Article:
• Article 7 adds one further new Title to the Italian Copyright Act, entirely dedicated to the transposition of Art.17 CDSMD. No specific criteria have been added to the definition of “best efforts”, whose translation unveils a quantitative nuance (for a glimpse at the Italian debate on this specific point see here). The new Title foresees a crucial role played by the Italian National Authority for Communications Guarantees (AGCOM) to ensure the proper functioning of the redress mechanisms implemented by platforms, and a stay-down obligation for content subjected to redress complaints. It also includes an explicit reference to the protection of the exception for parody, caricature, and pastiche, which however finds no corresponding provision in the Italian copyright system.
  • Article 8 implements Art.18 CDSMD adding the principle of appropriate and proportionate remuneration to the current provision on the transferability of economic rights.
  • Article 9 implements Art.13 CDSMD introducing a new negotiation mechanism for the licensing of audiovisual works to on-demand online services. It suggests two viable ways (only one of which can be included in the final implementation decree): either electing the Permanent Advisory Committee on Copyright as facilitator by way of a settlement procedure that is already regulated by the Italian Copyright Act, or allowing the parties to jointly appoint an arbiter who, in case of disagreement, will be chosen by the local Court. Article 9 of the draft decree also transposes Arts.19, 20, and 22 CDSMD with specific provisions on the licensees’ transparency obligations towards authors and performers, the new contract adjustment mechanism, and the revocation of rights. Interestingly, the latter faces a broad implementation, which restricts its application only in the case of co-authorship (requiring the consent of all coauthors of main parts of the work), and binds licensees to exploit the work within a maximum of 2 years.
  • Article 10 implements Art.23 CDSMD providing that no contractual agreement can override transparency obligations, contract adjustment mechanism, and rights revocation.
  • Article 11 implements Art.21 CDSMD adding specific reference to the mediation procedure, and enabling right holders’ representative bodies to initiate alternative dispute resolution mechanisms.
  • Article 12 intervenes on the consistency of the national copyright system by repealing the provision currently in force according to which works available on the market cannot be considered orphan works.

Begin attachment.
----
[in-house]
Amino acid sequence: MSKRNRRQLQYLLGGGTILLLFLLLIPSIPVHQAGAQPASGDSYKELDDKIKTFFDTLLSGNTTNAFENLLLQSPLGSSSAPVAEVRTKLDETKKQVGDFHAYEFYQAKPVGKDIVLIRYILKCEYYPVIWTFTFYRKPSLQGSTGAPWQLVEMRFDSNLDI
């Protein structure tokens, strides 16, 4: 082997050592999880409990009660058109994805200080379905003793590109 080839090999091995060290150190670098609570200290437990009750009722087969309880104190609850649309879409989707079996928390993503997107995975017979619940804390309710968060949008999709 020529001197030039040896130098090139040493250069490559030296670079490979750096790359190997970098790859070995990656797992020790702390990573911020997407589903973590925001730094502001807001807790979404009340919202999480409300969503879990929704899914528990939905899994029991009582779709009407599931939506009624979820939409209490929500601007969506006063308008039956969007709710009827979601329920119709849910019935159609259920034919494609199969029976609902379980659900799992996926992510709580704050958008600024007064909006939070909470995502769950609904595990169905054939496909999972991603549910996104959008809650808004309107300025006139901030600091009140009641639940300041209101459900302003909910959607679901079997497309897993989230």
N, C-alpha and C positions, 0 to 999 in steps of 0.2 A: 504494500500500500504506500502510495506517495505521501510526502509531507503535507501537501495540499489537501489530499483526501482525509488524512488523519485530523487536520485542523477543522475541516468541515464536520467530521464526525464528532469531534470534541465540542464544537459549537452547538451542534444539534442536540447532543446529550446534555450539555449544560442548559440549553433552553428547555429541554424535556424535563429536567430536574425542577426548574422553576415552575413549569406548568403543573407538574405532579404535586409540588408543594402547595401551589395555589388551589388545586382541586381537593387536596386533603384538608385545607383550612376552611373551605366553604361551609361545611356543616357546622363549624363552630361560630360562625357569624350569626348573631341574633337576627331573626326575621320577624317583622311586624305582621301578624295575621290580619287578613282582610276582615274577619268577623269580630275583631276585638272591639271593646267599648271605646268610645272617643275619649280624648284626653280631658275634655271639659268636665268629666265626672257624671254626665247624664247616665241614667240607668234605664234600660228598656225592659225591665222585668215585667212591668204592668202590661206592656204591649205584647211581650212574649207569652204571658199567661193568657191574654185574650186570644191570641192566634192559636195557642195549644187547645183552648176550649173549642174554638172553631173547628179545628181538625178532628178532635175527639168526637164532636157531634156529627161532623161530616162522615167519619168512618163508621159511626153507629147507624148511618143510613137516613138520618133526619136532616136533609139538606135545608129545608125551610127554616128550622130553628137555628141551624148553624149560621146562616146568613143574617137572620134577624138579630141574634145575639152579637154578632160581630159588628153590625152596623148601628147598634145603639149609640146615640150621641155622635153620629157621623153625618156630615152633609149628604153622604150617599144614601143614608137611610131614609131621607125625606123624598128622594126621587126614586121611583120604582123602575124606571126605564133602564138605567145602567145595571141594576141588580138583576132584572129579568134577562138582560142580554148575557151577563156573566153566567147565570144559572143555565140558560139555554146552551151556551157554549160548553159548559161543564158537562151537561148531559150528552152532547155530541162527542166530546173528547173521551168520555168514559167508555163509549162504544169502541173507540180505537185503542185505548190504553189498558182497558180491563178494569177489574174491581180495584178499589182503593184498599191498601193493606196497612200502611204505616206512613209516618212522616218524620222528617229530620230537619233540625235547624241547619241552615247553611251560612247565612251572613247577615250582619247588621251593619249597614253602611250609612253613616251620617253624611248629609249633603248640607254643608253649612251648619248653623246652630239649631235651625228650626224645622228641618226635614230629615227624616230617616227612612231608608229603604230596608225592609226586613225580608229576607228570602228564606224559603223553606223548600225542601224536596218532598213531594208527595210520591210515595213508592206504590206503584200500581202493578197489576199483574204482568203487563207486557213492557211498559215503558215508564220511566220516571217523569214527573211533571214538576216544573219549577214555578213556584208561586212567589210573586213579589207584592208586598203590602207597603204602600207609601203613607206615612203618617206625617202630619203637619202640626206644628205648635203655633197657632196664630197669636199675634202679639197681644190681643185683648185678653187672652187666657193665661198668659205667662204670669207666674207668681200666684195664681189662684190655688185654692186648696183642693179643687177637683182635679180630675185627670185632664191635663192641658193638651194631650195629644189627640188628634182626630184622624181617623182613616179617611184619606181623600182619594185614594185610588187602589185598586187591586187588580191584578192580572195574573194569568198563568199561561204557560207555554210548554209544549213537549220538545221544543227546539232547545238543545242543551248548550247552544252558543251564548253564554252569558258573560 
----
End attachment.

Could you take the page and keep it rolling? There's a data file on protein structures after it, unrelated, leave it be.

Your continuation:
The draft decree has revived the debate and led to several opinions. First among them, the Italian Permanent Advisory Committee on Copyright rapidly reacted by way of a comprehensive and thorough position paper, which looks favorably at this draft implementation. The Committee has felt the need to emphasize key aspects of it, such as the broad definition of cultural heritage institution, the strict interpretation of text and data mining practices as addressing only parts of protected works, the expansion of the scope of the quotation and teaching exceptions to “other subject matter” and, at the same time, the application of the carve-out option excluding sheet music and works and uses for which appropriate licenses are easily available from the scope of the new digital teaching exception. The Committee has endorsed the 10-year limitation suggested in the definition of out-of-commerce works, as well as the stay-down obligation for online content during the processing of redress complaints by the platforms. It has also highlighted the validity of the reasons behind the decision to discard a national transposition of Art.12 CDSMD. Lastly, the Committee has advised the Government to seek an additional opinion from AGCOM on the implementation of Art.17 CDSMD, noting that guidelines are expected in this specific regard from the EU Commission.

These recent developments showcase how the Italian CDSMD implementation ‘match’ is now into the final stages – with a possibility of overtime being ‘played’ in the Parliamentary Chambers, most likely in terms of scheduling rather than substantially amending the text of the decree. Whilst awaiting official votes and upcoming legislation, one should not forget that the Italian copyright debate is facing a particularly lively season on many fronts. From pending draft laws on the promotion of scientific open access (see here and here) to the thorny issue of overcoming the SIAE monopoly and completing the process of liberalization of the collective rights management market (see here and here), the Italian season of copyright reforms may still lead to surprising results.